When it comes to representation of the LGBTQ+ community, we still have a long ways to go. Even with mainstream films such as Love Simon, Call Me By Your Name and a handful of others released over the past few years, the film industry still lacks LGBTQ stories. And that is exactly what a new wave of young filmmakers is trying to tackle. One of the most refreshing short films I’ve seen is Bubble Gum, directed, shot and written by 15-year-old Ella Fields, a videographer and photographer from LA.
Bubble Gum follows a girl named Indigo who falls in love with a girl named Blossom. The only issue is that Indigo is straight. When I first watched Bubble Gum when it was released during Pride Month, I fell in love with the characters. Fields doesn't make a stereotypical, dramatic big thing about two girls falling in love with each other — even though neither of them explicitly says that they are gay. Fields found a way to bring seriousness to the two main characters, while also making the love between the two seem as normal as heterosexual representation in movies.
YR Media's Aria Bendy spoke to Fields about making Bubble Gum and what it’s like being a young filmmaker producing queer content.
This interview has been edited for clarity and length.
Aria Bendy: I just want to say thank you because I’ve been actually watching your films for a really long time. What inspired you to start making films?
Ella Fields: No way, that’s awesome! So, I've always kind of been into filmmaking for almost as long as I can remember. Around when I was 6, my dad got my sister and me this camera that we used. And we would just mess around with it. Most of my inspiration comes from the feeling that it gives me when I make the film, because it is my passion and it is what I love most.
Aria: I love seeing you grow on YouTube ‘cause it’s just like you always top yourself with every film. What goals do you have with making films?
Ella: I think the main goal that I have when creating any film, no matter what it's about, is to show people that they can speak up. I just want to take as much advantage as I can of this voice that I have and this platform that I have in order to show how I'm feeling about the world and how I view it.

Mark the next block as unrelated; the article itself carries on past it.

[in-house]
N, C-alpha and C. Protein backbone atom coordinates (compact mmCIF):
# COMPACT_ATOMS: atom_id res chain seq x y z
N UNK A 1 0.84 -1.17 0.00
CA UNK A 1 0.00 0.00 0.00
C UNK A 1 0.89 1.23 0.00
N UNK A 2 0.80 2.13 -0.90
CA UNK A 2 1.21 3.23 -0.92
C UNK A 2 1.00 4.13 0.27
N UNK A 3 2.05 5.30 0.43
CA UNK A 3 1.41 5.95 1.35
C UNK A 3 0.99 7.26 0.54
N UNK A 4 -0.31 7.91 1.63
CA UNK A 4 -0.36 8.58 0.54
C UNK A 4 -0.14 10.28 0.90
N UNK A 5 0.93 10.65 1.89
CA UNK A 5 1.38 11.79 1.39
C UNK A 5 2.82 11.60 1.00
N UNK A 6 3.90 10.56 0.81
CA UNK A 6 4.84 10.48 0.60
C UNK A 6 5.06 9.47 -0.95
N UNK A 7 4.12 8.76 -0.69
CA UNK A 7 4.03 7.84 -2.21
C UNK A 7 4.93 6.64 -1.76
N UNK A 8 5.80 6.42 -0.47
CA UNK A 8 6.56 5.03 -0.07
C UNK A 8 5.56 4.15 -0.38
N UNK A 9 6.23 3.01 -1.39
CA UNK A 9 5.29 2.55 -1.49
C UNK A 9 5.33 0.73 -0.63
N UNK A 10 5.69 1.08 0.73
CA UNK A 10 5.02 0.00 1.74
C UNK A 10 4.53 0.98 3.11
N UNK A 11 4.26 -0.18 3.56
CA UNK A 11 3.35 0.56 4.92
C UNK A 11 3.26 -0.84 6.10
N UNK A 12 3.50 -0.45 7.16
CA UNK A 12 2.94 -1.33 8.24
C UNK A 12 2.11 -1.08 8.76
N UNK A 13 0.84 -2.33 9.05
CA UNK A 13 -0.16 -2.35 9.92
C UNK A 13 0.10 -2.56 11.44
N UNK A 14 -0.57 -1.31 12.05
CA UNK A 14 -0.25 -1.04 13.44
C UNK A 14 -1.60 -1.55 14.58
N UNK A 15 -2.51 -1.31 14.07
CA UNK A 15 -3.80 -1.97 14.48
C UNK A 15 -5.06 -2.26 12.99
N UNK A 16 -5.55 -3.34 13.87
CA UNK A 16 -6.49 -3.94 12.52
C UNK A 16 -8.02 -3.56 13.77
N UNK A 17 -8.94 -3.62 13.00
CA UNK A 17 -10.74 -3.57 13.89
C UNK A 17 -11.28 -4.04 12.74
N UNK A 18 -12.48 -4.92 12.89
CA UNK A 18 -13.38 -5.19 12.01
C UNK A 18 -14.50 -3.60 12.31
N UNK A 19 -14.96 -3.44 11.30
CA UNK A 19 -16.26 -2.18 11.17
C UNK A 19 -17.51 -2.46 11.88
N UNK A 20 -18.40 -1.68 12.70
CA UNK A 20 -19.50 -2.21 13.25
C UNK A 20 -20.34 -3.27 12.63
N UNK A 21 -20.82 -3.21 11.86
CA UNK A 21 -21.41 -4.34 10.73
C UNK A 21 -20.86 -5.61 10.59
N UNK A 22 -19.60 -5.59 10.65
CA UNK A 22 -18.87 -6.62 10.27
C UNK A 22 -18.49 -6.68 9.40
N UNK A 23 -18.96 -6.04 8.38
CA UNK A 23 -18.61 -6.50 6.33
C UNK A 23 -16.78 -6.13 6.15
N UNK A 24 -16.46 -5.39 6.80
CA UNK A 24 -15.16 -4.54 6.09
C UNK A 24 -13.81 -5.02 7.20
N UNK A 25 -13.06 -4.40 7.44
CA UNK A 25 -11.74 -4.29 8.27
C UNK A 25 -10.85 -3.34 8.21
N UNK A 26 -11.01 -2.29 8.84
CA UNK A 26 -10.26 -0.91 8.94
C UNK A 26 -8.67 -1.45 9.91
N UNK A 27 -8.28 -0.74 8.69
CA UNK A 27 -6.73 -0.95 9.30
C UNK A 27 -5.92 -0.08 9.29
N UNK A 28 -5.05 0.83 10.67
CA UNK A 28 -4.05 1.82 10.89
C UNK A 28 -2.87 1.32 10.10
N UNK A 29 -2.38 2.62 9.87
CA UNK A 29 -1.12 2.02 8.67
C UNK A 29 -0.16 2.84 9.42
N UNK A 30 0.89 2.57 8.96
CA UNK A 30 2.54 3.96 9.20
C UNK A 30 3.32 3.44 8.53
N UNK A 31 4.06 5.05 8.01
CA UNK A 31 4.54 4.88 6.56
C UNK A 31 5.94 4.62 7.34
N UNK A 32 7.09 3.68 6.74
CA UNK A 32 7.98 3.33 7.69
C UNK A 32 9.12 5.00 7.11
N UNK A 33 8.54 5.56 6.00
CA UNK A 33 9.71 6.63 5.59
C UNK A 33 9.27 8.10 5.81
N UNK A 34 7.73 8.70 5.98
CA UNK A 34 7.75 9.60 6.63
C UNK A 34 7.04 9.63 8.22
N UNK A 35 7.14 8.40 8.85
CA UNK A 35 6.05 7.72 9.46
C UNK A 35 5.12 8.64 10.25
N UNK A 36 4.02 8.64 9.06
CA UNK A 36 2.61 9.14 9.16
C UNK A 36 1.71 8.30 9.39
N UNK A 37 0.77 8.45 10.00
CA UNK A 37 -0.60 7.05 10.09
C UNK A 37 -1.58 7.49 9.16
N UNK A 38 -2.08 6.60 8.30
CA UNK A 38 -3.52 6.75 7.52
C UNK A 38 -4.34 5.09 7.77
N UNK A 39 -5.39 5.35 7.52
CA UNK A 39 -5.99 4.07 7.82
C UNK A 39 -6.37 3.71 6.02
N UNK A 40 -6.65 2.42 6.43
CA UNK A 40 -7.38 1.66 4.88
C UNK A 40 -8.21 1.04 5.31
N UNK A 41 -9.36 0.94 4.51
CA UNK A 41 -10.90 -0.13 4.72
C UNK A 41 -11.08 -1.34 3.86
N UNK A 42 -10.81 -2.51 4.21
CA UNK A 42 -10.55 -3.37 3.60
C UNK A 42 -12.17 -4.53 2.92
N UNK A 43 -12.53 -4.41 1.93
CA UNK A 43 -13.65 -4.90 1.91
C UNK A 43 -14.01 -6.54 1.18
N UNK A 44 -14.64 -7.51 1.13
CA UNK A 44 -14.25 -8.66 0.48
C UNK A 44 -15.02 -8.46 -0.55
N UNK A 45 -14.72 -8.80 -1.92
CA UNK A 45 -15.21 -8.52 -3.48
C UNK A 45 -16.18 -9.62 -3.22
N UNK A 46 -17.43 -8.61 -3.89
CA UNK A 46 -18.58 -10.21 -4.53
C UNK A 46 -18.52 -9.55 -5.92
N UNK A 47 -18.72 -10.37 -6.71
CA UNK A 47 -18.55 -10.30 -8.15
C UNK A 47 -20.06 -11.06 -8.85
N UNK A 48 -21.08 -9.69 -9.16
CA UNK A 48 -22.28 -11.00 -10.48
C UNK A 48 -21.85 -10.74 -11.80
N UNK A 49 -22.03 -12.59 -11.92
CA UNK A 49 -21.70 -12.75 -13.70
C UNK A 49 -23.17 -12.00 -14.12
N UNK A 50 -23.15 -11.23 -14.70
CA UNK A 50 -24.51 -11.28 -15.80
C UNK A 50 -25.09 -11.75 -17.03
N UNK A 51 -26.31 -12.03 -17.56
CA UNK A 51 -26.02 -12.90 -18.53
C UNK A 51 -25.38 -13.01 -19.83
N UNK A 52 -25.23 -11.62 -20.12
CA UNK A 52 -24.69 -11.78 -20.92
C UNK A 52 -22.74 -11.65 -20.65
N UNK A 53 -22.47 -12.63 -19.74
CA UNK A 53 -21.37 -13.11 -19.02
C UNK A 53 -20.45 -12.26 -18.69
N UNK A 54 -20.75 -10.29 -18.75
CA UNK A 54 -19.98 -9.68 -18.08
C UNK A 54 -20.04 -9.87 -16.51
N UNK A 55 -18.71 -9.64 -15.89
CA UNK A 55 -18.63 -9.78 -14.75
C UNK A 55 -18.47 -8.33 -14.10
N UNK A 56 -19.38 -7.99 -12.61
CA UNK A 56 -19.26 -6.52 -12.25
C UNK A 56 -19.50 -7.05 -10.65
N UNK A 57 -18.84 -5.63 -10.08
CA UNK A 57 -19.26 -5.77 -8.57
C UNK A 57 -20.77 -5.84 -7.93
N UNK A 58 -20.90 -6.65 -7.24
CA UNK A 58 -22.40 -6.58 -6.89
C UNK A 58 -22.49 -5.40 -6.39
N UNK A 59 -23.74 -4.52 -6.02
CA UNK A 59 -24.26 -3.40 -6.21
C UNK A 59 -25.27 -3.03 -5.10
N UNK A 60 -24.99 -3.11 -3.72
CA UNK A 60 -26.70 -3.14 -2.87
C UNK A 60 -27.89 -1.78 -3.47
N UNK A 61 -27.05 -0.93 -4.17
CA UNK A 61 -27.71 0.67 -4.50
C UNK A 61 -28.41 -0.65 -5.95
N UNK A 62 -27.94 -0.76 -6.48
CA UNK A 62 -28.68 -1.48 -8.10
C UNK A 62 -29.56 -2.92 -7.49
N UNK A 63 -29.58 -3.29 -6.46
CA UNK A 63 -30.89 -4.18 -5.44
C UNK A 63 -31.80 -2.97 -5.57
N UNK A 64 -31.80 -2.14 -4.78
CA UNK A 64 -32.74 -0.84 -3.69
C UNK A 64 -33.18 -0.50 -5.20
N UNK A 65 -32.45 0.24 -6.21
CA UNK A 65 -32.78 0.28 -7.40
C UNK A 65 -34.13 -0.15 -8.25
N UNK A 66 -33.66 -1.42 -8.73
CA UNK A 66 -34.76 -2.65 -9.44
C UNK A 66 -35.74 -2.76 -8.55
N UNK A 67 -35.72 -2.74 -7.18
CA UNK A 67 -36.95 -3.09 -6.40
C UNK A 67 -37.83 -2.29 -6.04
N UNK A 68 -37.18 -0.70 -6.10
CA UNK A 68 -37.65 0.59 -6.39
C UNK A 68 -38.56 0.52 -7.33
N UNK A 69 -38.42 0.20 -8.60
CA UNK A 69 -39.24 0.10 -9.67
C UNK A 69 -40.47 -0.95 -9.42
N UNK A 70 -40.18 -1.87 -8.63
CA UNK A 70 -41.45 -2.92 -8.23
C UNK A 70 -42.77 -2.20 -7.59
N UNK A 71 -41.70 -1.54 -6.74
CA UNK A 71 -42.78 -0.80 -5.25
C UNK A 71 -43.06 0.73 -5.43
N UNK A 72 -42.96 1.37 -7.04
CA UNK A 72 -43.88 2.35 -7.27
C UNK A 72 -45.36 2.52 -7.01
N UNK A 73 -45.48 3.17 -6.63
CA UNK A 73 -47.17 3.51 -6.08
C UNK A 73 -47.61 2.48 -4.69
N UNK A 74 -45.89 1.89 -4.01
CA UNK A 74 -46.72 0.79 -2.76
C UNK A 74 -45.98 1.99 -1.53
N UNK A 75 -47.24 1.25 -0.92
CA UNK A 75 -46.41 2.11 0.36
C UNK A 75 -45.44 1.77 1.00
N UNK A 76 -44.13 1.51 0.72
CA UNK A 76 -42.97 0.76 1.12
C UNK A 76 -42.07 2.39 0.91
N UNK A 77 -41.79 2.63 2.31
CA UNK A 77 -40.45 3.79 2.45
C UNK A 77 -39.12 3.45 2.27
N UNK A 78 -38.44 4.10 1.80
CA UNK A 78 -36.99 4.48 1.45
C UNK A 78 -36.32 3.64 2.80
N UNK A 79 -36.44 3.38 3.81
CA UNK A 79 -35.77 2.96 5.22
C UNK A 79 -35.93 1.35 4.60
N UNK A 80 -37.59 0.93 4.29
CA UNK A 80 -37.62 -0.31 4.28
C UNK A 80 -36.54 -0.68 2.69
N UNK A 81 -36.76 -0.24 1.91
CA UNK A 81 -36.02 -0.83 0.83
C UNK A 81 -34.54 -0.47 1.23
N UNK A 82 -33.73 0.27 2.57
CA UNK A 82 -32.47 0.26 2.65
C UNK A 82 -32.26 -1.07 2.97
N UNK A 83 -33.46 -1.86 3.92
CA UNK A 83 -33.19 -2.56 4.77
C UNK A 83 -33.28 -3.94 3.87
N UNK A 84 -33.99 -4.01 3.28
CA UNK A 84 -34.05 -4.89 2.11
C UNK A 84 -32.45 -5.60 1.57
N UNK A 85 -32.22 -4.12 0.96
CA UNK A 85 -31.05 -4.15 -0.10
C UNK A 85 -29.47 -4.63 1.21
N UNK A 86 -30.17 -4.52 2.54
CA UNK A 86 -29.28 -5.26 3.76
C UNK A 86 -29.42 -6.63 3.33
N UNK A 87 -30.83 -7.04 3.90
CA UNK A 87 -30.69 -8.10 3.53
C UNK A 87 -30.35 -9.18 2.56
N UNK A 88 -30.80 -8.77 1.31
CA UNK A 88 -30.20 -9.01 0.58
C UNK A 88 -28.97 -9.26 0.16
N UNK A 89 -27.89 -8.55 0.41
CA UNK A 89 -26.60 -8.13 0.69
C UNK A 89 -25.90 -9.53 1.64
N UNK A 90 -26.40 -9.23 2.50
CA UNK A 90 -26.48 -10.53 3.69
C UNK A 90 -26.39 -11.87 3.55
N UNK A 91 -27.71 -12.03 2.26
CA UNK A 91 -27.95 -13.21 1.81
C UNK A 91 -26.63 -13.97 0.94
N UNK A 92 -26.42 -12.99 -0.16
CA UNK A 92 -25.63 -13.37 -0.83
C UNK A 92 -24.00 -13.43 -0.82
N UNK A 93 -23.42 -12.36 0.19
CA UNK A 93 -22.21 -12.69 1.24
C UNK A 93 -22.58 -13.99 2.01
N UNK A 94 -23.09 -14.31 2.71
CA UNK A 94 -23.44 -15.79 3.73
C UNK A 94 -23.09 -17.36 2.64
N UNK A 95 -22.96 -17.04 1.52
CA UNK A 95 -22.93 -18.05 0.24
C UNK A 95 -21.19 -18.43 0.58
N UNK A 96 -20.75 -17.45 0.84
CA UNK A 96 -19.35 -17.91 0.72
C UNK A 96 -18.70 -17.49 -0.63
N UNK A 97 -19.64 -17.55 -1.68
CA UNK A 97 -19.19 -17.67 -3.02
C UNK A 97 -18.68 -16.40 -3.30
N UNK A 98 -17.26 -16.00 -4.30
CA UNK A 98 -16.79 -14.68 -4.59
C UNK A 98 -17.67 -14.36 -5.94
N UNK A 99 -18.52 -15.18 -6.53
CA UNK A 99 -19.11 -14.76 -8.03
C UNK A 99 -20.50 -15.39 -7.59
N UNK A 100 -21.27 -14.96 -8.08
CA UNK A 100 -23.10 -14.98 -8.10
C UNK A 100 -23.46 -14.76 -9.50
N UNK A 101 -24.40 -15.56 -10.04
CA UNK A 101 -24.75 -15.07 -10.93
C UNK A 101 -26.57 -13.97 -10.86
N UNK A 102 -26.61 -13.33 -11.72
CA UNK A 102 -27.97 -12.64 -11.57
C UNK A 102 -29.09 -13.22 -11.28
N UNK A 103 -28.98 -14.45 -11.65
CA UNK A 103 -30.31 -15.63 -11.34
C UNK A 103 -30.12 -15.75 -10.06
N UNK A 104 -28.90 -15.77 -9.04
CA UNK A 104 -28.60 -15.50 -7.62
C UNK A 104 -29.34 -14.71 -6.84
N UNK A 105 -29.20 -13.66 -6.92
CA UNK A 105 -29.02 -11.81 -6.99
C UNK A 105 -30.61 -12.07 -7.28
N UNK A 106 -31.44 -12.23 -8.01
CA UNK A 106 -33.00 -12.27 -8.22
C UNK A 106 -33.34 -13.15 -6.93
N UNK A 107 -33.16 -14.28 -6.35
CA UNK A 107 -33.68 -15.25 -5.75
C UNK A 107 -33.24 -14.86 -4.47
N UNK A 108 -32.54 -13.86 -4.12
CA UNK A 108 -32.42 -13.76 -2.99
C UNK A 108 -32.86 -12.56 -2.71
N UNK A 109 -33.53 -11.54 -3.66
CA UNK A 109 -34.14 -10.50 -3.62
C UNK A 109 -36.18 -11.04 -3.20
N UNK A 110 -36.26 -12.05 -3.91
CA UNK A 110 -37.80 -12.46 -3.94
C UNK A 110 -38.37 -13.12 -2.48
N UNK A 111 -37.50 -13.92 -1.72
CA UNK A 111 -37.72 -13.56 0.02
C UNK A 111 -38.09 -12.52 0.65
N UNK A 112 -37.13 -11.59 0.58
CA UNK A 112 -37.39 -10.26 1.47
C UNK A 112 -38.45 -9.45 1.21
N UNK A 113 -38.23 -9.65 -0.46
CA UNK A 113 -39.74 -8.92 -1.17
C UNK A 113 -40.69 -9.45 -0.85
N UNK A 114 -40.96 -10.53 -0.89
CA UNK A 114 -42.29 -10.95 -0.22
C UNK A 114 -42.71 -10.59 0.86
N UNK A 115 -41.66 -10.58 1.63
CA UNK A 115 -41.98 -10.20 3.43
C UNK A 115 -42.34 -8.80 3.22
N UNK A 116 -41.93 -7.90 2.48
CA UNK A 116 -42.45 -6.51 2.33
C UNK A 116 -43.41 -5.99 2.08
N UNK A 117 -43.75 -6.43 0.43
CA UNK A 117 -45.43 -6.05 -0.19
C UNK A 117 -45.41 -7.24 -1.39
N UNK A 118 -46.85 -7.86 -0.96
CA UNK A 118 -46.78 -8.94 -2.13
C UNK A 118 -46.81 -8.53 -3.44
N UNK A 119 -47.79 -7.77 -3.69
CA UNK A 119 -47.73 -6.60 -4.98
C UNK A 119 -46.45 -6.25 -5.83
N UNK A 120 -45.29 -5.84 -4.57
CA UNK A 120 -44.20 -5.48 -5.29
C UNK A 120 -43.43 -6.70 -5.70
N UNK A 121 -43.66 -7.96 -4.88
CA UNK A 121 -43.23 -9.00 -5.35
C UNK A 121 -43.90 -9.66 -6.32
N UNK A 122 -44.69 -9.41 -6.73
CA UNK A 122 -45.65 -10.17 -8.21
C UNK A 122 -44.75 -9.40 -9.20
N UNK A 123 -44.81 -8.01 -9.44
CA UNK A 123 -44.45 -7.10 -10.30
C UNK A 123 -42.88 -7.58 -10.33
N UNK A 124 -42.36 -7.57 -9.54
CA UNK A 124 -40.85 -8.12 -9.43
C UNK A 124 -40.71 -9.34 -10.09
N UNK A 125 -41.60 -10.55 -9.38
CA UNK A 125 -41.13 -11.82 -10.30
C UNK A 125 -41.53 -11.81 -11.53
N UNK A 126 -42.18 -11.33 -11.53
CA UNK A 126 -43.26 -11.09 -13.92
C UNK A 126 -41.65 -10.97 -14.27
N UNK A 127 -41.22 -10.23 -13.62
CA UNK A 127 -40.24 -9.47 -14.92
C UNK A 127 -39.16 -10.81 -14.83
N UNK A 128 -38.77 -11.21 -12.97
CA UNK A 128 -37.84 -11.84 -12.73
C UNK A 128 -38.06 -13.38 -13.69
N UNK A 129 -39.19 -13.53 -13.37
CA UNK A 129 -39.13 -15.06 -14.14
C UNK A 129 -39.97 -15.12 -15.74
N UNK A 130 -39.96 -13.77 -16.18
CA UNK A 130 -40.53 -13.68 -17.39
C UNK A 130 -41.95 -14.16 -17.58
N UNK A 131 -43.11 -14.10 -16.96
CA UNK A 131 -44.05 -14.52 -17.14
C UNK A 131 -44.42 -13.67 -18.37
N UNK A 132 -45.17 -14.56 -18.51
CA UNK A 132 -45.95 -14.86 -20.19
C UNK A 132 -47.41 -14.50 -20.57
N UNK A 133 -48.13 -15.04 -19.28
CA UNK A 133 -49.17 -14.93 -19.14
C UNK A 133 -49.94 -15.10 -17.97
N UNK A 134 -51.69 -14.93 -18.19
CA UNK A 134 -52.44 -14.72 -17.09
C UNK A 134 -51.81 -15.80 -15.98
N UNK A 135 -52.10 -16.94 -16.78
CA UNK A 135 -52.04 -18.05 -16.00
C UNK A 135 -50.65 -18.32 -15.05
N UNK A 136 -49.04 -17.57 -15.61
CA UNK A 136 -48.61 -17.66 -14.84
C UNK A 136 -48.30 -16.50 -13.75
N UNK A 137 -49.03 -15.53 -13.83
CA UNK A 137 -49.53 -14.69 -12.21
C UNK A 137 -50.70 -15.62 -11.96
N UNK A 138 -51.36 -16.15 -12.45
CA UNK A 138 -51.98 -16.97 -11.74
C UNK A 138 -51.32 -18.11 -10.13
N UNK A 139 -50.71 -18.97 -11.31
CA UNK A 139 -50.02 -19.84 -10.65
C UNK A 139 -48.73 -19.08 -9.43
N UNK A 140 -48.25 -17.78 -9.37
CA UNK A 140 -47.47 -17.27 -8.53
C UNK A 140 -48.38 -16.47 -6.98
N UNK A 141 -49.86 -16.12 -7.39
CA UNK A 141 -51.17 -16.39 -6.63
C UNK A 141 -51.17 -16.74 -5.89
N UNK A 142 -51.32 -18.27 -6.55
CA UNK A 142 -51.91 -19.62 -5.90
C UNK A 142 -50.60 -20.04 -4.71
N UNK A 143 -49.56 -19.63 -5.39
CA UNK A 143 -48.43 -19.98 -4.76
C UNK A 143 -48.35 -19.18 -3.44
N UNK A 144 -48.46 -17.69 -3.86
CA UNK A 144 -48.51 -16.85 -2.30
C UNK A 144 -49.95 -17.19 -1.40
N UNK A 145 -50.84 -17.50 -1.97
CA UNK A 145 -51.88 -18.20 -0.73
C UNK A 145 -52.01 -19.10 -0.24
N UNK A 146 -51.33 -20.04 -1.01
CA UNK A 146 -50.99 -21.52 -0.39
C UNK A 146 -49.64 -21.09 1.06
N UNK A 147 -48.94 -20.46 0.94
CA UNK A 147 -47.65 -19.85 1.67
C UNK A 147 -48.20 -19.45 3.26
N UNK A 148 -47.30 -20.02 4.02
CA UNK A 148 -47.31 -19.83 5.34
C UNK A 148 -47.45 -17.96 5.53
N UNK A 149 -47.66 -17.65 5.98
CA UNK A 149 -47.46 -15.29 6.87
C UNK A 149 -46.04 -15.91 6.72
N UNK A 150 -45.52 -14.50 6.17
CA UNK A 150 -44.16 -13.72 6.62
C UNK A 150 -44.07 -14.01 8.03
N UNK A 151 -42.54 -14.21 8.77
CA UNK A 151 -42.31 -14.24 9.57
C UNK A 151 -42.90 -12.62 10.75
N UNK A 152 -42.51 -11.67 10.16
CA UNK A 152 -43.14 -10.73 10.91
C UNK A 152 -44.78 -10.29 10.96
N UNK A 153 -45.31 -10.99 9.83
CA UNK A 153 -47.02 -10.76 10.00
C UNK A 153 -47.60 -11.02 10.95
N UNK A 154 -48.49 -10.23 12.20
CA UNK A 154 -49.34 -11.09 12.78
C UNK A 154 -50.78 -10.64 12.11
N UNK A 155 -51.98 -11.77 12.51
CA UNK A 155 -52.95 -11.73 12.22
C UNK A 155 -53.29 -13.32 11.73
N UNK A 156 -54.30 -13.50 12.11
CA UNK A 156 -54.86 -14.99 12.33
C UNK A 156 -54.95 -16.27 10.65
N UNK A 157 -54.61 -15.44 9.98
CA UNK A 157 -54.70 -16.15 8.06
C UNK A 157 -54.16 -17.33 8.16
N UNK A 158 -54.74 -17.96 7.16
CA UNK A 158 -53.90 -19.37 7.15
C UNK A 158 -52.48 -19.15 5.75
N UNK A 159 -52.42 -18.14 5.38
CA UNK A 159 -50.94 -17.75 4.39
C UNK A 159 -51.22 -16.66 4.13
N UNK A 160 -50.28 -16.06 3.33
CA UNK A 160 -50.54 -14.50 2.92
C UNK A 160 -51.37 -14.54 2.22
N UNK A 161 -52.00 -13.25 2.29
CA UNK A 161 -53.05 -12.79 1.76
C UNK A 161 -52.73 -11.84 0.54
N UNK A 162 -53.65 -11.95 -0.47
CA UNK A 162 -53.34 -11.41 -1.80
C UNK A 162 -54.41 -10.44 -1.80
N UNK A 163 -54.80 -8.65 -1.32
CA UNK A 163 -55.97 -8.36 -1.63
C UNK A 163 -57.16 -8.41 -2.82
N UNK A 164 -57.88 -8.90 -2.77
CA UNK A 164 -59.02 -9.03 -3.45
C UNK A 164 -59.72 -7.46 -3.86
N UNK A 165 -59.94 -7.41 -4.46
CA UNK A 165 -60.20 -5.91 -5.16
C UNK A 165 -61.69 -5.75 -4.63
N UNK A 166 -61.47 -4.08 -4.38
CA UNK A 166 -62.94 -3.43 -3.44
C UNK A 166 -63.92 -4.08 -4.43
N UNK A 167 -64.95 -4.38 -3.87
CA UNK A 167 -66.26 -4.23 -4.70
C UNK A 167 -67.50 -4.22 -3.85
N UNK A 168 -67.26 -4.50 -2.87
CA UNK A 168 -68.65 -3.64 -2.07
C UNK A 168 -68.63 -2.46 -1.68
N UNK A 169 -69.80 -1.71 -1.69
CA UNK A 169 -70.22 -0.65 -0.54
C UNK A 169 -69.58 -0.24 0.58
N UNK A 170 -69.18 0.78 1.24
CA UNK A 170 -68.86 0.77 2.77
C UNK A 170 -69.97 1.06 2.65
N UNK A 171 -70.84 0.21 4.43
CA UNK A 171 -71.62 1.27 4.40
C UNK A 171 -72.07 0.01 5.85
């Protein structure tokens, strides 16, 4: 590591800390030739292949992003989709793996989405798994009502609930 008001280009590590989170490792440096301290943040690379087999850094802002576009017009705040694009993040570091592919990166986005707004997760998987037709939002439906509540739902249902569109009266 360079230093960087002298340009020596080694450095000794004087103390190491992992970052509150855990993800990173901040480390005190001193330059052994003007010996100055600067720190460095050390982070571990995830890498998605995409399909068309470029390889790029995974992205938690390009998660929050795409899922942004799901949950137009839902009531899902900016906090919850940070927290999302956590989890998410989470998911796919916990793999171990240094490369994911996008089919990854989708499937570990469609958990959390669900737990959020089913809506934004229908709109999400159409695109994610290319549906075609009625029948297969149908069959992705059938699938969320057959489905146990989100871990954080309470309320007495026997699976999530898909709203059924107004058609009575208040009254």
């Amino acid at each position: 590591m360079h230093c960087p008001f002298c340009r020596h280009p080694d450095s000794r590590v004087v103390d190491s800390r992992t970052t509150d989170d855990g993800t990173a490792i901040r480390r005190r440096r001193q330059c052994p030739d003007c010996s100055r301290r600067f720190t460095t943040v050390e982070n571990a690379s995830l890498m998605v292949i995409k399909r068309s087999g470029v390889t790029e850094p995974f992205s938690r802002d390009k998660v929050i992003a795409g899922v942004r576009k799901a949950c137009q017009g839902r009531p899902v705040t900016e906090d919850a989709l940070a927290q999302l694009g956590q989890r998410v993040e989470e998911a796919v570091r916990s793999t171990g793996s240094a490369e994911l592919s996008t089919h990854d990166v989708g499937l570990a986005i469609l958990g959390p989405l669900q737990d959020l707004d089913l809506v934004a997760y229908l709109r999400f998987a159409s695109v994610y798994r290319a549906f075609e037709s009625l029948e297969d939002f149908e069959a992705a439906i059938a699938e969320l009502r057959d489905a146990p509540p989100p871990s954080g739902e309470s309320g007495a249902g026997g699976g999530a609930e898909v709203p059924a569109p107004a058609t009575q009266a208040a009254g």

Aria: Where did you come up with the concept for Bubble Gum?
Ella: Basically what I wanted to show with Bubble Gum was that really, really confusing process of trying to understand your sexuality and come to terms with it. One thing that I realized recently is that sexuality is never black and white. I just wanted to show that there are in-between lines and you can identify as one thing, but then there can be exceptions and then you can change your identity...Sexuality is such a fluid thing and I just want to represent that.
Aria: What responses did you get from the film Bubble Gum?
Ella: I got a lot of people saying that this is actually exactly how they felt when going through any of these stages in their life. I've also had some people saying that the film helped them come to terms with anything that they were feeling, or their sexuality, and that just made me feel really good ‘cause that’s exactly what I was trying to do with Bubble Gum.
Aria: How do you think the film industry can push itself to create more films like yours that represent queer people?
Ella: I think that the more content that is put out there, it'll eventually start to catch-on and it will become more normalized. Because I want [there] to become a time when [a film like Bubble Gum] doesn't have to be labeled as like an LGBTQ film. I’m hoping that eventually it can get to the point where it is just a film about life and things that people go through and I am just a director and not a female director. I think people will start to see it as more of a normal thing, and not such a scary or different thing.
Aria: What challenges have you faced being such a young filmmaker?
Ella: I mean being a young filmmaker is definitely difficult because there are a lot of things that I'm still not able to do because of my age and I get discredited sometimes because of my age. I know that this is something that a lot of Gen Z people have a problem with. Sometimes from older generations, it can be just like, "Oh you don’t know what you're talking about...you haven't been on this Earth as long as us." So being a young filmmaker is really, really tricky for me -- to find a place for myself in this business. But I have the tools that I need to make films that matter to me right now. So I’m trying to find the beauty and the freedom that I have at this moment.
Aria: What advice would you give to people that want to start making films or narratives of their own?
Ella: Okay, and this is such a cheesy piece of advice, but I feel it's so true. One of the most important things to remember is that you're not going to be good at first and that's kind of just the way that it is. It's impossible to start out and be the best you can right at the beginning. So I think my biggest piece of advice is just to go write a story and start creating things and don’t have any expectations for it.